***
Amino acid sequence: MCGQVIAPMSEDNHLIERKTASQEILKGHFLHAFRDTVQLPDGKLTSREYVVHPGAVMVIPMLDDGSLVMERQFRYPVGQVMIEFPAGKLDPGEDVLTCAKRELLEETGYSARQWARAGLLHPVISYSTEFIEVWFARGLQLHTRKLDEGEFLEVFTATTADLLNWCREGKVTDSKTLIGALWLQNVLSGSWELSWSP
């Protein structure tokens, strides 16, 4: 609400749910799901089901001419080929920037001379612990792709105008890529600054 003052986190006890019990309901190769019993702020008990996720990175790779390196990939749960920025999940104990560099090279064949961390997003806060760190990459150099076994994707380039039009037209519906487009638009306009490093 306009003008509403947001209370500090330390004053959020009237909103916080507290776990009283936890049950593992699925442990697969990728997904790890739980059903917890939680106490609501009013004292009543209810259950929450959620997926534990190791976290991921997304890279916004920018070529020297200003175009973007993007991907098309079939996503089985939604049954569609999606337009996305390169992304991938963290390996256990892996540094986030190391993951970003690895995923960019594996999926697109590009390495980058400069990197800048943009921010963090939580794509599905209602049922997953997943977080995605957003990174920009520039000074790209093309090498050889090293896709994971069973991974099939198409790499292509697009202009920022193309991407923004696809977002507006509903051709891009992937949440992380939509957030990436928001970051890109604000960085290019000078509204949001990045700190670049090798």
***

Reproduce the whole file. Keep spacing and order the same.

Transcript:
Amino acid sequence: MCGQVIAPMSEDNHLIERKTASQEILKGHFLHAFRDTVQLPDGKLTSREYVVHPGAVMVIPMLDDGSLVMERQFRYPVGQVMIEFPAGKLDPGEDVLTCAKRELLEETGYSARQWARAGLLHPVISYSTEFIEVWFARGLQLHTRKLDEGEFLEVFTATTADLLNWCREGKVTDSKTLIGALWLQNVLSGSWELSWSP
């Protein structure tokens, strides 16, 4: 609400749910799901089901001419080929920037001379612990792709105008890529600054 003052986190006890019990309901190769019993702020008990996720990175790779390196990939749960920025999940104990560099090279064949961390997003806060760190990459150099076994994707380039039009037209519906487009638009306009490093 306009003008509403947001209370500090330390004053959020009237909103916080507290776990009283936890049950593992699925442990697969990728997904790890739980059903917890939680106490609501009013004292009543209810259950929450959620997926534990190791976290991921997304890279916004920018070529020297200003175009973007993007991907098309079939996503089985939604049954569609999606337009996305390169992304991938963290390996256990892996540094986030190391993951970003690895995923960019594996999926697109590009390495980058400069990197800048943009921010963090939580794509599905209602049922997953997943977080995605957003990174920009520039000074790209093309090498050889090293896709994971069973991974099939198409790499292509697009202009920022193309991407923004696809977002507006509903051709891009992937949440992380939509957030990436928001970051890109604000960085290019000078509204949001990045700190670049090798």